Sedona’s Citizen Welles

Continued (page 5 of 6)

Was there a movie theater in Sedona, and did you go see movies?
There was the Flicker Shack, but we didn’t see any movies. Again, coming home was sacred. In those days, there was no VHS, so it was just TV.

Your mom, Paola Mori, was an Italian countess who thought Sedona was beautiful, but what did she think of living in such a rural area?
It was difficult for her – more difficult for her than me. I left London for her because she was going to be alone in Sedona. We knew nobody. She got to know people through me. I worked for [Sedona watchmaker] Geoffrey Roth for a while just to have something to do. But it was tough for her. There was nothing.

Did your mom consider coming back to Sedona?
She wanted to, she loved it here, but she didn’t think about coming back. She needed to stay in Vegas.

She painted, right?
She was very artistic.

Did she paint Sedona?
Yes [gestures to room behind her] – they are in there. But there was always a dog in it or me – Sedona was the background. They are very sweet and charming paintings. I come from a very artistic family. And here I am…making handbags [laughs]. I am artistic. I realize that now, but it never dawned on me that I was artistic. It took forever to realize it was there.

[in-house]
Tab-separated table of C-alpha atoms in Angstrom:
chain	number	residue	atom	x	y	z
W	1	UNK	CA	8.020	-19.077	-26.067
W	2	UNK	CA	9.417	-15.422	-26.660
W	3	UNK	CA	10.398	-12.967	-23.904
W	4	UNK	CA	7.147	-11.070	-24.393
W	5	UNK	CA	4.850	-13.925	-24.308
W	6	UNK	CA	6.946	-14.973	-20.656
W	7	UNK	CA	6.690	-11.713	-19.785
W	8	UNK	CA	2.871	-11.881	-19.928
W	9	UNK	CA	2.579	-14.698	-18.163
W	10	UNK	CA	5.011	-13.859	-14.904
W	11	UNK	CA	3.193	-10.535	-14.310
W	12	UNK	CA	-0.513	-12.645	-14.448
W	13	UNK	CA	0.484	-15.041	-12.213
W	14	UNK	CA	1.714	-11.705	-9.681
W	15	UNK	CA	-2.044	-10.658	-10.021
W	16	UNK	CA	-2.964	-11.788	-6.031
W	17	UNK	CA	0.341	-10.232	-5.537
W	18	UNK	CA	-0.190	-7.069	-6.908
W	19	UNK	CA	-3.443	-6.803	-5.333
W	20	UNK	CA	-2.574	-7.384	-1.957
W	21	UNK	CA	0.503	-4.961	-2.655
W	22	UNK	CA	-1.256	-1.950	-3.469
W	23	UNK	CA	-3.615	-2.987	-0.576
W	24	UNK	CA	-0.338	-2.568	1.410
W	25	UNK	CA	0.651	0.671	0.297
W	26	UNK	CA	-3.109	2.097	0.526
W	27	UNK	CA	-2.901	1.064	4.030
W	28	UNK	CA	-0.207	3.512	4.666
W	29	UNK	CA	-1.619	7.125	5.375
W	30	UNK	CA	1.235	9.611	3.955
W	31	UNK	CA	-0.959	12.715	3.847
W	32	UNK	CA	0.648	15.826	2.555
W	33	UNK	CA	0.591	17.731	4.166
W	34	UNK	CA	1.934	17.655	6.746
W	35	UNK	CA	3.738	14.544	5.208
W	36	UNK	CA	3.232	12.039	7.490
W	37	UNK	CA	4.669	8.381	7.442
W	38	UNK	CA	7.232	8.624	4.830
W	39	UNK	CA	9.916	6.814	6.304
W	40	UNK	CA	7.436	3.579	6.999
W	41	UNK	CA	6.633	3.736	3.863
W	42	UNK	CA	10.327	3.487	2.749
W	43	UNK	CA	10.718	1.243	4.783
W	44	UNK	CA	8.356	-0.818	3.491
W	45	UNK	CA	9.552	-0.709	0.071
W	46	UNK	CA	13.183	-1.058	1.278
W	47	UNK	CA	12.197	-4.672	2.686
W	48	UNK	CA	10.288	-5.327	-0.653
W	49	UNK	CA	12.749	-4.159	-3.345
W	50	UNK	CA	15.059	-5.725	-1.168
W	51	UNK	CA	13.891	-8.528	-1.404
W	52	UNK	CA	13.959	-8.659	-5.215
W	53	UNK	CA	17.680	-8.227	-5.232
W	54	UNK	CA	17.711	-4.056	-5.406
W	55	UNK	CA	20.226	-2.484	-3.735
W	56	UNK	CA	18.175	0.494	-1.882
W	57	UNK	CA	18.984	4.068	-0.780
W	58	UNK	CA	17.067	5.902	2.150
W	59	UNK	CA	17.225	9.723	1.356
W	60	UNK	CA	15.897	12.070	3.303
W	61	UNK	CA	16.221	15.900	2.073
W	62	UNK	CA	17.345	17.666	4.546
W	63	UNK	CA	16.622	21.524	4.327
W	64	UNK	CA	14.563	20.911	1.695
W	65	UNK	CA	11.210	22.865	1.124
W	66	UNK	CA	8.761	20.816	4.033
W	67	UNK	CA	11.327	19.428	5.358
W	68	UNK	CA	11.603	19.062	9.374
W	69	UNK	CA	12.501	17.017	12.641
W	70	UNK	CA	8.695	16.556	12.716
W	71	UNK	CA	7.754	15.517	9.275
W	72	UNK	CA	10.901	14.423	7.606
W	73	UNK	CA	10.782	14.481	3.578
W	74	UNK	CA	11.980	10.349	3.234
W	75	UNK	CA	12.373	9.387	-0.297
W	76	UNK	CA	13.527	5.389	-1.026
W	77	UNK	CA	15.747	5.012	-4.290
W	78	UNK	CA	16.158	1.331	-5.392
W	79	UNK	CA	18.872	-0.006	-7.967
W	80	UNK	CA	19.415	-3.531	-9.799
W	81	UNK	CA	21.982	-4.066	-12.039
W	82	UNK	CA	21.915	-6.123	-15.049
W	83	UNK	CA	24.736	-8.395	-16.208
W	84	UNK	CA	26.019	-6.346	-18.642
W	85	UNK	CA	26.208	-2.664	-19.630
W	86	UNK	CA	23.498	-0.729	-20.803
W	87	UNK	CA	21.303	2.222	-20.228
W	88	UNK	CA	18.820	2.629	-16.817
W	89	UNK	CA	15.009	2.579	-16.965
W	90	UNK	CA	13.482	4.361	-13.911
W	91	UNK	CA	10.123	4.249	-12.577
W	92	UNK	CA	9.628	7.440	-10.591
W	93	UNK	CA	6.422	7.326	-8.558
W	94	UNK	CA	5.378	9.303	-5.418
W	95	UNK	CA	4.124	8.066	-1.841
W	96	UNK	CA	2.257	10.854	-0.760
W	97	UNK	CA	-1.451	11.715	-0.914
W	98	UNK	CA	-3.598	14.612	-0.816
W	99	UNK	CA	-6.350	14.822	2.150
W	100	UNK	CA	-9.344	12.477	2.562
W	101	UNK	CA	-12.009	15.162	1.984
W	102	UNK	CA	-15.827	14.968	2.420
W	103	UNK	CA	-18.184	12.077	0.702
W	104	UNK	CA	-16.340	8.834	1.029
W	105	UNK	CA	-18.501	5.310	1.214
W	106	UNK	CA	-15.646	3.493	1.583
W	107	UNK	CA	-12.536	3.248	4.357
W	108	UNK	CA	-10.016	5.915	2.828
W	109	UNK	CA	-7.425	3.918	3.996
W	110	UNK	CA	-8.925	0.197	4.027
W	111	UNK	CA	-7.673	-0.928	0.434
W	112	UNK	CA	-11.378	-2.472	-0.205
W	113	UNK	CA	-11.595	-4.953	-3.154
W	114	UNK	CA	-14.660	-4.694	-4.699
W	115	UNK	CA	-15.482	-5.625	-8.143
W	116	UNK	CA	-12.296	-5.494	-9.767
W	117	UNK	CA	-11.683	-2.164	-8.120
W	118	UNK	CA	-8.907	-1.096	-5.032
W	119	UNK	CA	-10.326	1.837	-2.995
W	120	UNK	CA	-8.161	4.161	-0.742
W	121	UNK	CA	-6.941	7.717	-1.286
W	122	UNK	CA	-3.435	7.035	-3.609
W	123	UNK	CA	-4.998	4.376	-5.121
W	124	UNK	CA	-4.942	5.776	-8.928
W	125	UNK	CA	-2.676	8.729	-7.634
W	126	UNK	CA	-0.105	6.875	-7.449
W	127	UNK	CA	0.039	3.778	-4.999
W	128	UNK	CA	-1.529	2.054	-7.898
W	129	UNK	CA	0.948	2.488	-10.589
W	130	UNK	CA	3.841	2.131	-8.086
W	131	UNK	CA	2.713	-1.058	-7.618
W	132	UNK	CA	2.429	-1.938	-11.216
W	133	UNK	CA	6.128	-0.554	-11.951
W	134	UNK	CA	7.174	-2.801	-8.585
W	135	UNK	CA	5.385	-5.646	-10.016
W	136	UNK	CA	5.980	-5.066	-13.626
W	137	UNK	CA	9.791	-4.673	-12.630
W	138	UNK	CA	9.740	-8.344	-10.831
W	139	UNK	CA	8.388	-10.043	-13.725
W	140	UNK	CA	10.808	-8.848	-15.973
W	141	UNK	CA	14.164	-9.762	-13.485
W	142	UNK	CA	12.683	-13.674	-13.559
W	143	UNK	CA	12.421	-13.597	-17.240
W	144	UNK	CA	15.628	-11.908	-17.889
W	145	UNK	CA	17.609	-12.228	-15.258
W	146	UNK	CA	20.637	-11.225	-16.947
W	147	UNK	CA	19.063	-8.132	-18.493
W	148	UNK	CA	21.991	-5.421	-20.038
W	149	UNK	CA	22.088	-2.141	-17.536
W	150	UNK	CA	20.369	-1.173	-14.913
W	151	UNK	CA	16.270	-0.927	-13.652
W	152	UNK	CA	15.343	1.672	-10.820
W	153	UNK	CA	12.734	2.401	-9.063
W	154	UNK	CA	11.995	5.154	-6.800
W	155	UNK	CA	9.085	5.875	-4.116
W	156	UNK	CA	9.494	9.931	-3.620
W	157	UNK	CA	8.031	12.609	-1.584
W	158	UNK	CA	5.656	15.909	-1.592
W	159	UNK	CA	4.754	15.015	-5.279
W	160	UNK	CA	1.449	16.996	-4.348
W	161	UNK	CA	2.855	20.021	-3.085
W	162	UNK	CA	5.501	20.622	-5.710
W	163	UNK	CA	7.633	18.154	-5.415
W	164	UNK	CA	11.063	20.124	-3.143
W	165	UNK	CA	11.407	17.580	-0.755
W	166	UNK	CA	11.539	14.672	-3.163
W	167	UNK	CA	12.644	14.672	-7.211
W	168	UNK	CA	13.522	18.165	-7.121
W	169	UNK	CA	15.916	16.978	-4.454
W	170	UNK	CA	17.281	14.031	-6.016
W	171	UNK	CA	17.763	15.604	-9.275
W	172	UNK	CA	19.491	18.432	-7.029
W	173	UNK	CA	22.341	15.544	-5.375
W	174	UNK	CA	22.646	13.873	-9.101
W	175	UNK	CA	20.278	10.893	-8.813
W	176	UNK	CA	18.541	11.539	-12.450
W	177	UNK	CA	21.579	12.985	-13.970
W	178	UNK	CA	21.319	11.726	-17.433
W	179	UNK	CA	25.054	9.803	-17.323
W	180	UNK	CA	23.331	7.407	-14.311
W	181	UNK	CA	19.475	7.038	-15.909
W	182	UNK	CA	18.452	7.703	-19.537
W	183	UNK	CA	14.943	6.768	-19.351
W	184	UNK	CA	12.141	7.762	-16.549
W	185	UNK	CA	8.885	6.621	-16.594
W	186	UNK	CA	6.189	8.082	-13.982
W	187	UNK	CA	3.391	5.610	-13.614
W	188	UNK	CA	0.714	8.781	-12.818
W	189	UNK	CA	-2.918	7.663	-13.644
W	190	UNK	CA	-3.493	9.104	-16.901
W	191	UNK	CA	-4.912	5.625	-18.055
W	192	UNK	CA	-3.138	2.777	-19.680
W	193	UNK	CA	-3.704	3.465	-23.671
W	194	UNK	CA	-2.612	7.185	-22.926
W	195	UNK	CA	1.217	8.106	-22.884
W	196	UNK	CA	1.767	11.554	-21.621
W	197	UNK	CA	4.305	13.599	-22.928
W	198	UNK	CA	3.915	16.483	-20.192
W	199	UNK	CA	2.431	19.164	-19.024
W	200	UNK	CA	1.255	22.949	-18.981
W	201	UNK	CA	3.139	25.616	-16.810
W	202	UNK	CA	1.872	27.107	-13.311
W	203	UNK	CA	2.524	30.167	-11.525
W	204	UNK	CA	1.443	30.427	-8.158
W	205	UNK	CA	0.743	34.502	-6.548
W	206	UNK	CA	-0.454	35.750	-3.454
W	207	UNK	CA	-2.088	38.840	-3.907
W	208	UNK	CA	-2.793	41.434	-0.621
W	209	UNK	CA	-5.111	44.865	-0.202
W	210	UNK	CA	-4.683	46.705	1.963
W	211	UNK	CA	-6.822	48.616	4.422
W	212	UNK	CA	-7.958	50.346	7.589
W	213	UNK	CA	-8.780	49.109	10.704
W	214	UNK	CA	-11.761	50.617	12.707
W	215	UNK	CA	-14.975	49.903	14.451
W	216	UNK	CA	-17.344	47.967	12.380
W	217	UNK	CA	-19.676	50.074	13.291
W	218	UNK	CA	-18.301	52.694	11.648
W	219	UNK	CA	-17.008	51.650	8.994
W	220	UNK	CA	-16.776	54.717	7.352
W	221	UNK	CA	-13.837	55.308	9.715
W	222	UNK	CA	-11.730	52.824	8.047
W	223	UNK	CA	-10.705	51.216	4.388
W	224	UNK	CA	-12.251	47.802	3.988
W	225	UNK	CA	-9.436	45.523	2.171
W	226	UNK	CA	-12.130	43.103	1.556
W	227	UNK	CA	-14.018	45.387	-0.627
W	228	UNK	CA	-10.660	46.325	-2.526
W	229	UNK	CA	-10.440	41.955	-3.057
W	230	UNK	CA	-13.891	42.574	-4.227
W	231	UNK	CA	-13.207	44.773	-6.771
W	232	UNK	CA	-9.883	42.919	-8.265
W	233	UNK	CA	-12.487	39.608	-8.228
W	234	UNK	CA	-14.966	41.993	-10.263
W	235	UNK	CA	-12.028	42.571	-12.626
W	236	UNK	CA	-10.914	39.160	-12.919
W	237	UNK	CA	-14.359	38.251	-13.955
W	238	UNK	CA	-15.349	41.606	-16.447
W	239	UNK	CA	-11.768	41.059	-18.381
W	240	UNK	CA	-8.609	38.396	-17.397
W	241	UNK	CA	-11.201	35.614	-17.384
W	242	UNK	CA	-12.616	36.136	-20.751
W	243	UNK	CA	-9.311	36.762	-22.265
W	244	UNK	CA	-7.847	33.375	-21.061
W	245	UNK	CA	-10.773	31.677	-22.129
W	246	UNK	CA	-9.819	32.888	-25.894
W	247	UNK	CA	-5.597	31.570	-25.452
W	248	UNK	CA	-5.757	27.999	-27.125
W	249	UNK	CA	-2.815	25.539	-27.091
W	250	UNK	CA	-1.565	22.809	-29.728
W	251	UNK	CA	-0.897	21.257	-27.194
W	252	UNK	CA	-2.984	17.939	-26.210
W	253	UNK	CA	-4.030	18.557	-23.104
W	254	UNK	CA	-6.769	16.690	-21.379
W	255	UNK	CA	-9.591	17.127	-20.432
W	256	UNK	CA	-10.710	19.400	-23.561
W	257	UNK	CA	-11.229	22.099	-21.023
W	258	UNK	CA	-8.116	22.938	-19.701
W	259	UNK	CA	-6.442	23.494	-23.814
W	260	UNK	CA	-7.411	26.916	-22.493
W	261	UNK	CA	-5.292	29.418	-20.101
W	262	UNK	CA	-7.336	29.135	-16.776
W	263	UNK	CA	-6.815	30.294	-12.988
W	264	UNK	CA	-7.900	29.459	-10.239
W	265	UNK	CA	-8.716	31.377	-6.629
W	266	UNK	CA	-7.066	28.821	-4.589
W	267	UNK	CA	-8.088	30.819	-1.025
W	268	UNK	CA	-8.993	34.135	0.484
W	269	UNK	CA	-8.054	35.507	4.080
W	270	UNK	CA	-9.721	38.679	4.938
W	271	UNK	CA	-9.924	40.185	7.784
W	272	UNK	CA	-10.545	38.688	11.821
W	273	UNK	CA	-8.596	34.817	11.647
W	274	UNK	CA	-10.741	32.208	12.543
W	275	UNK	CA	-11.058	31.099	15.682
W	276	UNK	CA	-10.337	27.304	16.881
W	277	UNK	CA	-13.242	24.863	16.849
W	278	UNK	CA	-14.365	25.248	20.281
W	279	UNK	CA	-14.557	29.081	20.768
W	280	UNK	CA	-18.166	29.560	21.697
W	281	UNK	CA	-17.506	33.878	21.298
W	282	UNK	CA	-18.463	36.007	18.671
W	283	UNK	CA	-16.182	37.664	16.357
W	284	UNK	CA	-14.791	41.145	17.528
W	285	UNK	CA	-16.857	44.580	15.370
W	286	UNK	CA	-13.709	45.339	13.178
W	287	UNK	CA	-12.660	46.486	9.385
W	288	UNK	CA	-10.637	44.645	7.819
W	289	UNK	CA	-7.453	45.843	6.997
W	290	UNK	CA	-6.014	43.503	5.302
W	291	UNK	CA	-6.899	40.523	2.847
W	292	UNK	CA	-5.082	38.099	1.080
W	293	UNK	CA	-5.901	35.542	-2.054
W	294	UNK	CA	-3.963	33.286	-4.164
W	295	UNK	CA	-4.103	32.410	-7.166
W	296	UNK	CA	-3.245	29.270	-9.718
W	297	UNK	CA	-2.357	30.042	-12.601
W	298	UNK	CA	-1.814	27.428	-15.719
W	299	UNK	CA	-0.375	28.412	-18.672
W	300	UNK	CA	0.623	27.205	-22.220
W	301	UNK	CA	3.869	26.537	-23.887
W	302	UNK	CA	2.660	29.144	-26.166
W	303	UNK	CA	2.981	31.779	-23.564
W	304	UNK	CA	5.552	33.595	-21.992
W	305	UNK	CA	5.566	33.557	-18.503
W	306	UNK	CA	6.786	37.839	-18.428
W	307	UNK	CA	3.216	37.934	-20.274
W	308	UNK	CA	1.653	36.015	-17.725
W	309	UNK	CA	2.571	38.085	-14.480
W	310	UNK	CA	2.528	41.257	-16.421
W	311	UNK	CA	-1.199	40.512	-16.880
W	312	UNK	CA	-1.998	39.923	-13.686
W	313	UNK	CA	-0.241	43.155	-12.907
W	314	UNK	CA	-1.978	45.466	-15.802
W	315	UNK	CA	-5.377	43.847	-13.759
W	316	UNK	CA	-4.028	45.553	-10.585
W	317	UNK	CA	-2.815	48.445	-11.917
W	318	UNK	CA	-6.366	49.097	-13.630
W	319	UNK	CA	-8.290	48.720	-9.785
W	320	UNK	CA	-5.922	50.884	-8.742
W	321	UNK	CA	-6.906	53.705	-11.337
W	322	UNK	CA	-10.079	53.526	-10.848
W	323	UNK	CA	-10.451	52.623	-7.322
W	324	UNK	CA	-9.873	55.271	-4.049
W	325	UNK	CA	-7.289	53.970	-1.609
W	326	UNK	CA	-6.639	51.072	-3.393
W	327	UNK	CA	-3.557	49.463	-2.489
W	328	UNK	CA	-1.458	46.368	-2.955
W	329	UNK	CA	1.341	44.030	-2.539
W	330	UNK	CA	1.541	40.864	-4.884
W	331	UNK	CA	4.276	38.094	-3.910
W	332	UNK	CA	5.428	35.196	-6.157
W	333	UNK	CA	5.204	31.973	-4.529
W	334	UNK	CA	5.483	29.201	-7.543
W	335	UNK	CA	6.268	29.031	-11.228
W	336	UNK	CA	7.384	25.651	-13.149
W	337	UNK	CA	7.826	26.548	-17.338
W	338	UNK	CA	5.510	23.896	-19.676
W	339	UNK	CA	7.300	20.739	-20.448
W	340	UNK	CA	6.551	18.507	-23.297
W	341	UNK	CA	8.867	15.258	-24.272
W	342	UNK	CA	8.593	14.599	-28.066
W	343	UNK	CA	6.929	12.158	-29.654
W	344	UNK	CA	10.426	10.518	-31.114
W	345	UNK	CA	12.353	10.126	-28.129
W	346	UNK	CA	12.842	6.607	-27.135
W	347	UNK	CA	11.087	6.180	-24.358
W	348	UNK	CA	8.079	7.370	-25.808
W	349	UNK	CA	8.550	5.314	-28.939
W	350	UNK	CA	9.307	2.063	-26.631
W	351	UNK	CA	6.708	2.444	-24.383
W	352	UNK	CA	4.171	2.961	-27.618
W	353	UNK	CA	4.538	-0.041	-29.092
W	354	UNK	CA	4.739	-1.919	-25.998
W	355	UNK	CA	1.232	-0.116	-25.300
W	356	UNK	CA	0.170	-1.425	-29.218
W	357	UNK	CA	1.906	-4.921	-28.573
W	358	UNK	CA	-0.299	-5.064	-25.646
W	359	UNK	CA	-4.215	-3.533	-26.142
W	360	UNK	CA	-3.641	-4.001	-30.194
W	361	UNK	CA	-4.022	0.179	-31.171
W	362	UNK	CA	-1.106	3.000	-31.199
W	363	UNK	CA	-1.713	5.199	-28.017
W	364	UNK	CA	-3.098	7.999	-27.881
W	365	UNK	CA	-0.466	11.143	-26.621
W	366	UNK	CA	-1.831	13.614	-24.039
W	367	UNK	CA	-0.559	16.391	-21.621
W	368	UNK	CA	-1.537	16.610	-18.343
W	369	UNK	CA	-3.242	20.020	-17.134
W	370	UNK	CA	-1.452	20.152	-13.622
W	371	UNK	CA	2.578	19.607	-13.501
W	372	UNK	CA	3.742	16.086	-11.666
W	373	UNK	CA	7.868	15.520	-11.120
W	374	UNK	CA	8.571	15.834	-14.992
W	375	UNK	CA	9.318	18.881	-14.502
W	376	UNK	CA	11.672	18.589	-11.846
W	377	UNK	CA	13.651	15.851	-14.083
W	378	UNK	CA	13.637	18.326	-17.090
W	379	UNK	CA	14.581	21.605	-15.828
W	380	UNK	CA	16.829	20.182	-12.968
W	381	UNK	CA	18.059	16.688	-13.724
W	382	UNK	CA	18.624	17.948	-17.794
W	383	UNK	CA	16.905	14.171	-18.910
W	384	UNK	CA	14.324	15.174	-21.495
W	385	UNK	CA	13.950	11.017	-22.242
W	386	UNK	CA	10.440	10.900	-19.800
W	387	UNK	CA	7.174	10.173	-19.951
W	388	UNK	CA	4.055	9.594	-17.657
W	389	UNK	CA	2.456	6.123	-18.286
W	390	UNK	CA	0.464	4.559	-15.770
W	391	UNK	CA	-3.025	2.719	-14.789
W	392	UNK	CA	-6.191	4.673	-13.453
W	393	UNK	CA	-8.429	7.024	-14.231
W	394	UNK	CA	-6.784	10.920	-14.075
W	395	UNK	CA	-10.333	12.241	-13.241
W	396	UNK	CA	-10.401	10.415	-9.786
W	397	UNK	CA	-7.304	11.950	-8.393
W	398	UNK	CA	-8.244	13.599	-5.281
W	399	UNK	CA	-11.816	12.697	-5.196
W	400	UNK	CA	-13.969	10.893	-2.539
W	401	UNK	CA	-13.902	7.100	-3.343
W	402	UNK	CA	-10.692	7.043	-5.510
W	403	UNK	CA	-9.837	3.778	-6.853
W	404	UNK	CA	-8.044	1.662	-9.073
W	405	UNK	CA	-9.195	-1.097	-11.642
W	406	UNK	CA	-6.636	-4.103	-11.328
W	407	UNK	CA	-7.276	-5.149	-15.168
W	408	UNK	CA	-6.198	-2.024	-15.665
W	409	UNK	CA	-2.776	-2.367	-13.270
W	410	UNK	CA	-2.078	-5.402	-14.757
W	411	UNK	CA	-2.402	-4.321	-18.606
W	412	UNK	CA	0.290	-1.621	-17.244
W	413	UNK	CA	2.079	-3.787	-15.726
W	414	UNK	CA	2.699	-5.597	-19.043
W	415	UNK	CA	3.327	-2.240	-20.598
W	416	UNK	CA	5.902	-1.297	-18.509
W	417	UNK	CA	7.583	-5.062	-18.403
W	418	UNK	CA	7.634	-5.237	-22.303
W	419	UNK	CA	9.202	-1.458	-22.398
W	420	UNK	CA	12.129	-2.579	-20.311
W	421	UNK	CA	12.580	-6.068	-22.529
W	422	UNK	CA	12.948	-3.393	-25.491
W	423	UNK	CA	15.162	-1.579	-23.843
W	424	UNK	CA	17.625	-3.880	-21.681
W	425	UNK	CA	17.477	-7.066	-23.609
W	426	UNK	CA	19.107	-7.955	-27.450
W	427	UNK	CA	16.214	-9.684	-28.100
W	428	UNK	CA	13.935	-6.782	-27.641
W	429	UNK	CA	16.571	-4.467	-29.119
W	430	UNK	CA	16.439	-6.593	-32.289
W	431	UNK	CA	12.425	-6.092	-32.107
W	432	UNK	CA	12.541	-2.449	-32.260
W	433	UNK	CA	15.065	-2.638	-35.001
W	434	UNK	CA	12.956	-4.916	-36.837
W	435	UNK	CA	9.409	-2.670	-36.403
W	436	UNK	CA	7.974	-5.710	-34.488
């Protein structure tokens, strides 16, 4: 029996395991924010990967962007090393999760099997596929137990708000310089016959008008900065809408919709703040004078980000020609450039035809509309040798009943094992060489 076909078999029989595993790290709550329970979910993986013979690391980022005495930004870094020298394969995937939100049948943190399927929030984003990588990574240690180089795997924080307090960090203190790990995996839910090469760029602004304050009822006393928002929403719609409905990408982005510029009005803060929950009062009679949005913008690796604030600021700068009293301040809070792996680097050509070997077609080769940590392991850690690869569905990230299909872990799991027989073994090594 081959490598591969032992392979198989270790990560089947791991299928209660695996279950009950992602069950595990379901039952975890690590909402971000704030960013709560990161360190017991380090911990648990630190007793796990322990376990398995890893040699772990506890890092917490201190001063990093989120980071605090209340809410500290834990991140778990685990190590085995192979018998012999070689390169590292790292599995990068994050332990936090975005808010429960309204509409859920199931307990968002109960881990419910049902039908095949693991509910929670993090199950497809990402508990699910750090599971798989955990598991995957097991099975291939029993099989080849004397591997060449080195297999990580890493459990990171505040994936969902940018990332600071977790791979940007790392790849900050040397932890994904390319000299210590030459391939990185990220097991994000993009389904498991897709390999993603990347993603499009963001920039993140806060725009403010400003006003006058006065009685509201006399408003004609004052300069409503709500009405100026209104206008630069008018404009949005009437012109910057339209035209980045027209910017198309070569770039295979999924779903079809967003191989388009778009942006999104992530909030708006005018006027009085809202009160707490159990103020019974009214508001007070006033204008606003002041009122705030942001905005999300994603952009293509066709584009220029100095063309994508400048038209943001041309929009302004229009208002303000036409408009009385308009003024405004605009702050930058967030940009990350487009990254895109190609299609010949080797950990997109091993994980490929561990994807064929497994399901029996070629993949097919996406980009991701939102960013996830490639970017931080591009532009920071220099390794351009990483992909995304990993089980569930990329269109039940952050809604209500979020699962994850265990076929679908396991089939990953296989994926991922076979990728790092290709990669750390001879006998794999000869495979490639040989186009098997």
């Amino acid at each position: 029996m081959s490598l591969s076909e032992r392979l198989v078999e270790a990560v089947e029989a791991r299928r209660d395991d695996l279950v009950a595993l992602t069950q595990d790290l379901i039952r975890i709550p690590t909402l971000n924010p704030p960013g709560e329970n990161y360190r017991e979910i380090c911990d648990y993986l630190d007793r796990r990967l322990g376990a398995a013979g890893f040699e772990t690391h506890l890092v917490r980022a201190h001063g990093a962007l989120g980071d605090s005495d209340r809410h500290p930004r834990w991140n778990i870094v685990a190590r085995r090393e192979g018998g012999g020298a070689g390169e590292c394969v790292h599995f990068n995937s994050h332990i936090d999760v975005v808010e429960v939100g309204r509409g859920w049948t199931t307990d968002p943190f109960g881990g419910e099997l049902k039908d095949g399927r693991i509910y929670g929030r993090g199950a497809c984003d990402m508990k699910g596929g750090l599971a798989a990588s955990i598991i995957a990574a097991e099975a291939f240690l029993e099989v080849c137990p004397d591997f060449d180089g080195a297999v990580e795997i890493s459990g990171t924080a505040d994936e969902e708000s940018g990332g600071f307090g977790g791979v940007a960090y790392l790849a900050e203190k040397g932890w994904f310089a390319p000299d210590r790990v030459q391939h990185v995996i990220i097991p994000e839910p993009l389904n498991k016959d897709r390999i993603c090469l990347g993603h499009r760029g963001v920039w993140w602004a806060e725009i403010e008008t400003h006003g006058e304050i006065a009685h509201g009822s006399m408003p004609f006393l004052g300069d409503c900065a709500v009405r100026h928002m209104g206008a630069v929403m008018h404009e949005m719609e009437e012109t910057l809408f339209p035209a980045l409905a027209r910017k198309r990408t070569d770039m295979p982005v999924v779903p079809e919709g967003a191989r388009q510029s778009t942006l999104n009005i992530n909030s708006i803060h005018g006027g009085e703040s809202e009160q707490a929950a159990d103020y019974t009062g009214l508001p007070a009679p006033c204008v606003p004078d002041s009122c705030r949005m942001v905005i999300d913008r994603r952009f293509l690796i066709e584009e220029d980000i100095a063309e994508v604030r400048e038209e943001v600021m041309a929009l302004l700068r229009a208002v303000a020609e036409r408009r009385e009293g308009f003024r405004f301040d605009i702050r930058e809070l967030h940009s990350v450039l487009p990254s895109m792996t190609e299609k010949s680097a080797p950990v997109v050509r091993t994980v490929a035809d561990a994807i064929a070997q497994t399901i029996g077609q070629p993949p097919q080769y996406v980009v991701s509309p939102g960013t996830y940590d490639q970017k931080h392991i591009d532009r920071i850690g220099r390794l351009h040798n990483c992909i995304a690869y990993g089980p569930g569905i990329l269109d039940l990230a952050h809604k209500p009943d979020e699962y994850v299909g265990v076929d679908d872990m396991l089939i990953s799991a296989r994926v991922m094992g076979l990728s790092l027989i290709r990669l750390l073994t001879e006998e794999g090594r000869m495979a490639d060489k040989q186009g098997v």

Your father seemed to like working with family members. His second wife, Rita Hayworth, was in The Lady From Shaghai. Your half-sister, Christopher, was in Macbeth. Your mother was in Mr. Arkadin and you were in Chimes at Midnight. Did it make him feel more comfortable to be around familiar faces or was it a matter of economics?
I think it was both. He did a lot of adaptations, and he thought of specific people while he was doing the adaptations. Economics was always a huge part because he put all of his money into his movies. Everyone thinks I must be rolling, but they don’t understand. He made all of these movies, put all of his money in, and then it ended up being owned by someone else.

Parts of The Other Side of the Wind, his last, unfinished, film were shot in Carefree [Arizona] just prior to the time he lived in Sedona. Was any filming done in Sedona or other parts of northern Arizona?
No, only Carefree and Los Angeles.

Did he ever mention the possibility of shooting in Sedona?
No. He was home. The moment there was my mother and me, it all changed. Not when we were traveling, but when we settled in London. We didn’t think about making movies. [Editor’s note: Welles filmed a conversation with lifelong friends Roger and Hortense Hill in Sedona in June, 1978, that he may have intended to use as a segment in a never-completed self-portrait to be titled Orson Welles Solo. Portions of this footage, renamed Orson Welles Talks With Roger Hill, have been restored and were screened at Switzerland’s Locarno International Film Festival in 2005]

Comments are closed.